Editor's Note: Those of us who cut our engineering teeth on tubes still remember the advent of the solid-state amplifier with mixed feelings. Yes, they were lighter and cheaper per watt than the thermionic hulks we loved so much, but they broke all the time (thanks to the germanium transistor) and sounded like—well, let J. Gordon Holt tell us what they sounded like in an "As We See It" article from Vol.1 No.10, first published in May 1965. We also develop the theme with a JGH review of an early transistorized amp, as well as a selection of readers' letters from the early days of Stereophile. Enjoy.John Atkinson
J. Gordon Holt Jun 09, 2007 Published: Oct 09, 1982 0 comments
The October 1982 issue of Stereo Review published what must be hailed (or derided) as the first reasoned assessment of high-end audio ever presented in a mass-circulation hi-fi publication. We disagreed with a few of the author's points, but our main gripe about the piece prompted a letter to Stereo Review. This is what we wrote:
J. Gordon Holt May 04, 1982 Published: Jul 04, 1982 1 comments
This issue contains a report on a truly ingenious little device called the ABX Comparator, which takes the fraud out of subjective testing. It does this by making its own selection of source A or source B for each listening trial, without telling you which was selected. Only after all the tests will it reveal what you were listening to each time. "Score" sheets are provided so you can list your guesses, compare them with the cold, uncompromising truth, and file the results for posterity. Or better still, for the first hard evidence that has ever been presented that a lot of people can hear differences that cannot as yet be measured.
J. Gordon Holt, Various Sep 09, 2006 Published: Apr 09, 1985 0 comments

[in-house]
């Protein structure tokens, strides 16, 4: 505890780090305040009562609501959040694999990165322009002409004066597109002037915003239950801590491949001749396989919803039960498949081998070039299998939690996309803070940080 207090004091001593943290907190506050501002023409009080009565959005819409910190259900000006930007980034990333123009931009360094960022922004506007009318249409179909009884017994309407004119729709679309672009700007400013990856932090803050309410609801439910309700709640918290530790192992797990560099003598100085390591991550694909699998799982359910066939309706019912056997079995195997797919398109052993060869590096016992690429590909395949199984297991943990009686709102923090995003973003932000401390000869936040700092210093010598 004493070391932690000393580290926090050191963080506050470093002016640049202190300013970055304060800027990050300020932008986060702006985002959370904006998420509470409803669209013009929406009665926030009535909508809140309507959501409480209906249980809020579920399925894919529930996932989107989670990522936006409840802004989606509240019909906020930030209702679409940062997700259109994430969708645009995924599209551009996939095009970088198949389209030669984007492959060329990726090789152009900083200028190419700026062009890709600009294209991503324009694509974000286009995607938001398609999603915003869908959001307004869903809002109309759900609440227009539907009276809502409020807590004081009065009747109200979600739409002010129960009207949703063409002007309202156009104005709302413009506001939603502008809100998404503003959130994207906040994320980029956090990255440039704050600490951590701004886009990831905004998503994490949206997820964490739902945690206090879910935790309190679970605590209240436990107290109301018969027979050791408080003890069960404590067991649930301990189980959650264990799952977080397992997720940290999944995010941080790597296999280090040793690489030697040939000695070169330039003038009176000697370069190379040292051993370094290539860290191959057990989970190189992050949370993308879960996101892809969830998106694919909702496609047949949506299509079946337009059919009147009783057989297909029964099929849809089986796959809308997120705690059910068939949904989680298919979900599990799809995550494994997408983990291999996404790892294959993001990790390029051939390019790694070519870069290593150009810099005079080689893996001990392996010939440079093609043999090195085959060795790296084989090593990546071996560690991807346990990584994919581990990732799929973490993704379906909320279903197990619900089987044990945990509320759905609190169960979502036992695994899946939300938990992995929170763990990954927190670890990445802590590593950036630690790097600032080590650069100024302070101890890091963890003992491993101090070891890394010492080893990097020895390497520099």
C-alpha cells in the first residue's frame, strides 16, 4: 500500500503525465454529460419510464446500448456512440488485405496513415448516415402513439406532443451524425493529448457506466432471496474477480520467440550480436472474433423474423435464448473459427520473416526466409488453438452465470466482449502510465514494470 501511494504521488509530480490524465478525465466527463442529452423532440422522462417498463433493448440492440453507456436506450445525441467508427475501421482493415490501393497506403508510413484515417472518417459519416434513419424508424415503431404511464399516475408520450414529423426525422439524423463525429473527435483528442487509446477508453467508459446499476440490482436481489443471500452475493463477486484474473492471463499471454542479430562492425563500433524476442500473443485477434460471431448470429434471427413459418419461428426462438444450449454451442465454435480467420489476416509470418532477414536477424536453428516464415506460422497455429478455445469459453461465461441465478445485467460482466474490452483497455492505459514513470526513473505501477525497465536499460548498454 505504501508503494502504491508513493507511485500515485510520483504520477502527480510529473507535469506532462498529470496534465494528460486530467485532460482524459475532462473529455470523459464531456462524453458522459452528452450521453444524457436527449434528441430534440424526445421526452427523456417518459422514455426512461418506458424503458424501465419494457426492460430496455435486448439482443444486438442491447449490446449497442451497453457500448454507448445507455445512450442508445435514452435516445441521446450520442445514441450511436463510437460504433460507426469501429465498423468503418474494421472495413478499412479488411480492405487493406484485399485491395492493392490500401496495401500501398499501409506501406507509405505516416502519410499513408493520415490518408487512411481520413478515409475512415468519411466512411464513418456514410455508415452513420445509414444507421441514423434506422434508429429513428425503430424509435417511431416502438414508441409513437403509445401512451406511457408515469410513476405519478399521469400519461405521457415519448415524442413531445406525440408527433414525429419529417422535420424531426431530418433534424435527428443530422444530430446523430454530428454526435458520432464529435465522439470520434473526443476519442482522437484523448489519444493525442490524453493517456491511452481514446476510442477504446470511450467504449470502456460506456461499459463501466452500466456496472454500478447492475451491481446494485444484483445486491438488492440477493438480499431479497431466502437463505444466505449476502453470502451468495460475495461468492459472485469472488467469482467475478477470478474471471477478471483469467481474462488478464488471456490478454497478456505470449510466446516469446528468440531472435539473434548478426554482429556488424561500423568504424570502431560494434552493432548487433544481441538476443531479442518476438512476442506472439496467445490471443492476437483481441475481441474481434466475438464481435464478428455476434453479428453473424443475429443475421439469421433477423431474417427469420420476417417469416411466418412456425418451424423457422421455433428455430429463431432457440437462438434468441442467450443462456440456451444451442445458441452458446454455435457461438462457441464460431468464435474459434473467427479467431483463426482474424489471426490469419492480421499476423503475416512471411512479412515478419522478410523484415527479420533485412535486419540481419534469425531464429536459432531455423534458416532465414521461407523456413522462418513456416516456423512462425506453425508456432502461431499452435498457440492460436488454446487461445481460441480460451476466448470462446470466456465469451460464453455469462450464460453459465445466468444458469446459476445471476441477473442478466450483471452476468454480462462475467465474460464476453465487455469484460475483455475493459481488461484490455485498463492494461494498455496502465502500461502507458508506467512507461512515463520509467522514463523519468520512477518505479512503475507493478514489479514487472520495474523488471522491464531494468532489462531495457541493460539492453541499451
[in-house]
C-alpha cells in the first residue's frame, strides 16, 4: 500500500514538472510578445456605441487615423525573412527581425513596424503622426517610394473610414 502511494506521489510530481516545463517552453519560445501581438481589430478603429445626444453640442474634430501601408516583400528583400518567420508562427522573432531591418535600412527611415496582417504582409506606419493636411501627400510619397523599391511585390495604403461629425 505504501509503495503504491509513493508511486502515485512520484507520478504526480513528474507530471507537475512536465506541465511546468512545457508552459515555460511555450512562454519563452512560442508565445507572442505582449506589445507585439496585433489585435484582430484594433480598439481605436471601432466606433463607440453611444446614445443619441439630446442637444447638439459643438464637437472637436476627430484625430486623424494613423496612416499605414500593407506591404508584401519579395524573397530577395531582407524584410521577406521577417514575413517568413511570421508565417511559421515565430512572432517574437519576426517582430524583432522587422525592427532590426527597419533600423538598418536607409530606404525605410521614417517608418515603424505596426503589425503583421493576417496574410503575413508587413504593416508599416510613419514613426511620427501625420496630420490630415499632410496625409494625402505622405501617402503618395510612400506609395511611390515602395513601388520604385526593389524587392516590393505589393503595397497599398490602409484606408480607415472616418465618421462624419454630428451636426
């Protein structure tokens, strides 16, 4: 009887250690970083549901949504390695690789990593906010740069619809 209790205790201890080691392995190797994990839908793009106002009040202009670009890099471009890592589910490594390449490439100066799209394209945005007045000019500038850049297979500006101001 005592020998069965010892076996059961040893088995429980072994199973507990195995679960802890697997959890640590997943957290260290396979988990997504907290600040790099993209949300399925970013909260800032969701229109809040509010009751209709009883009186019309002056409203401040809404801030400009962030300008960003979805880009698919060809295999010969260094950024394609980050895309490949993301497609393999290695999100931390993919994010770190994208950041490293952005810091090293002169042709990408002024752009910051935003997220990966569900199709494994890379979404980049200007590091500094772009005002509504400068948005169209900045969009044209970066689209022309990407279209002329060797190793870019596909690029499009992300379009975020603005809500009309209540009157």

Remember Rube Goldberg? He was a cartoonist during the late 1920s to early 1950s who specialized in devising the most outlandish and ingenious devices ever conceived by man, before or since. A Rube Goldberg mousetrap, for example, would occupy an entire small room. In taking the bait, the mouse would tip a balance beam, dropping a steel ball into a gutter, down which the ball would roll to strike a paddle whose spin would wind up a string that hoisted a weight into the air until it reached a trigger at the top, which would then release the weight to drop onto the unsuspecting mouse. Splat!
J. Gordon Holt Jun 12, 2008 Published: Mar 12, 1984 0 comments
Thiel is one of those loudspeaker manufacturers, like Spica and Dahiquist, among others, that pay close attention to detail.
J. Gordon Holt Mar 04, 2008 Published: Sep 04, 1983 0 comments
These speakers inadvertently managed to put me in a good mood even before I listened to them, because of a dumb little gaffe committed by Thiel's packing department. Each speaker came with an Owner's Information sheet, which is nice. Each sheet included Unpacking (and Repacking) Instructions, which is nicer. But each sheet came packed inside the carton, underneath the speaker, where it was not accessible until after the speaker was dumped out of the box, which is pretty silly!
J. Gordon Holt Jul 10, 2008 Published: Jun 10, 1984 0 comments
I believe it was 1958 when I first heard a transistorized audio product. The Fisher TR-1 was a small battery-powered box that provided microphone preamplification and inputs for three magnetic phono sources.
J. Gordon Holt Feb 03, 2007 Published: Sep 03, 1987 0 comments
This product is a pre-trol. What, you may well ask, is a "pre-trol?" Well, Threshold Corp. calls its FET-10 a preamplifier, but it isn't, really. In fact, it isn't an It at all; it's a Them. Only half of Them is a preamp, and you can buy each half separately. If that sounds a little confusing, maybe it's because some of the old, familiar language of audio is starting to lose its relevance.